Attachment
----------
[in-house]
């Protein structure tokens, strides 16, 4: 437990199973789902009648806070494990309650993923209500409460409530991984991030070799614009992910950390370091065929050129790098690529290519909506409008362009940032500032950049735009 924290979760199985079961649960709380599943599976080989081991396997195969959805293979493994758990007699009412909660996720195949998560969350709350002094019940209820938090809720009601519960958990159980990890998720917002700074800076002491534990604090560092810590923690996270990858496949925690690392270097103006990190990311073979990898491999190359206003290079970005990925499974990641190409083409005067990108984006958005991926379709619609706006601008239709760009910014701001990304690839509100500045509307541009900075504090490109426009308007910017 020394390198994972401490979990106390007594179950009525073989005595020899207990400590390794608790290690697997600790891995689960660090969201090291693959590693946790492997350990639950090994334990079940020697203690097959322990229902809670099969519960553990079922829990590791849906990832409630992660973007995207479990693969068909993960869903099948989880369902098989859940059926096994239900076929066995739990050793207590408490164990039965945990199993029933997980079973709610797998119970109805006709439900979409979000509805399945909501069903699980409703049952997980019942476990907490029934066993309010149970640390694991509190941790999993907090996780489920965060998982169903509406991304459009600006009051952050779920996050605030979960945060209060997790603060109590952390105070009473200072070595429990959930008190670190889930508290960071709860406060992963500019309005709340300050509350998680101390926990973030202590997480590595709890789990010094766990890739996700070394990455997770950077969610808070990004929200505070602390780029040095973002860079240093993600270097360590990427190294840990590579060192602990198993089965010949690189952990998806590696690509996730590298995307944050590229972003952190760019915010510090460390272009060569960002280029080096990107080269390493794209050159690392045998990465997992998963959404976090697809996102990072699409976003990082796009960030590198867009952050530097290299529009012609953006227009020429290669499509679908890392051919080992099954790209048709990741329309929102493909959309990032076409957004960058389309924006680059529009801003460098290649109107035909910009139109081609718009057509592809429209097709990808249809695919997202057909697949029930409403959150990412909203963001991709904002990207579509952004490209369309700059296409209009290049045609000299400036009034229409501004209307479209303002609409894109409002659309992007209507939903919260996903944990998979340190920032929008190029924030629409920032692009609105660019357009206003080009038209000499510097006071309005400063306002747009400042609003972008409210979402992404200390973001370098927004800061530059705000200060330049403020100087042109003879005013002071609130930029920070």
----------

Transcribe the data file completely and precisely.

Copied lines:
[in-house]
């Protein structure tokens, strides 16, 4: 437990199973789902009648806070494990309650993923209500409460409530991984991030070799614009992910950390370091065929050129790098690529290519909506409008362009940032500032950049735009 924290979760199985079961649960709380599943599976080989081991396997195969959805293979493994758990007699009412909660996720195949998560969350709350002094019940209820938090809720009601519960958990159980990890998720917002700074800076002491534990604090560092810590923690996270990858496949925690690392270097103006990190990311073979990898491999190359206003290079970005990925499974990641190409083409005067990108984006958005991926379709619609706006601008239709760009910014701001990304690839509100500045509307541009900075504090490109426009308007910017 020394390198994972401490979990106390007594179950009525073989005595020899207990400590390794608790290690697997600790891995689960660090969201090291693959590693946790492997350990639950090994334990079940020697203690097959322990229902809670099969519960553990079922829990590791849906990832409630992660973007995207479990693969068909993960869903099948989880369902098989859940059926096994239900076929066995739990050793207590408490164990039965945990199993029933997980079973709610797998119970109805006709439900979409979000509805399945909501069903699980409703049952997980019942476990907490029934066993309010149970640390694991509190941790999993907090996780489920965060998982169903509406991304459009600006009051952050779920996050605030979960945060209060997790603060109590952390105070009473200072070595429990959930008190670190889930508290960071709860406060992963500019309005709340300050509350998680101390926990973030202590997480590595709890789990010094766990890739996700070394990455997770950077969610808070990004929200505070602390780029040095973002860079240093993600270097360590990427190294840990590579060192602990198993089965010949690189952990998806590696690509996730590298995307944050590229972003952190760019915010510090460390272009060569960002280029080096990107080269390493794209050159690392045998990465997992998963959404976090697809996102990072699409976003990082796009960030590198867009952050530097290299529009012609953006227009020429290669499509679908890392051919080992099954790209048709990741329309929102493909959309990032076409957004960058389309924006680059529009801003460098290649109107035909910009139109081609718009057509592809429209097709990808249809695919997202057909697949029930409403959150990412909203963001991709904002990207579509952004490209369309700059296409209009290049045609000299400036009034229409501004209307479209303002609409894109409002659309992007209507939903919260996903944990998979340190920032929008190029924030629409920032692009609105660019357009206003080009038209000499510097006071309005400063306002747009400042609003972008409210979402992404200390973001370098927004800061530059705000200060330049403020100087042109003879005013002071609130930029920070």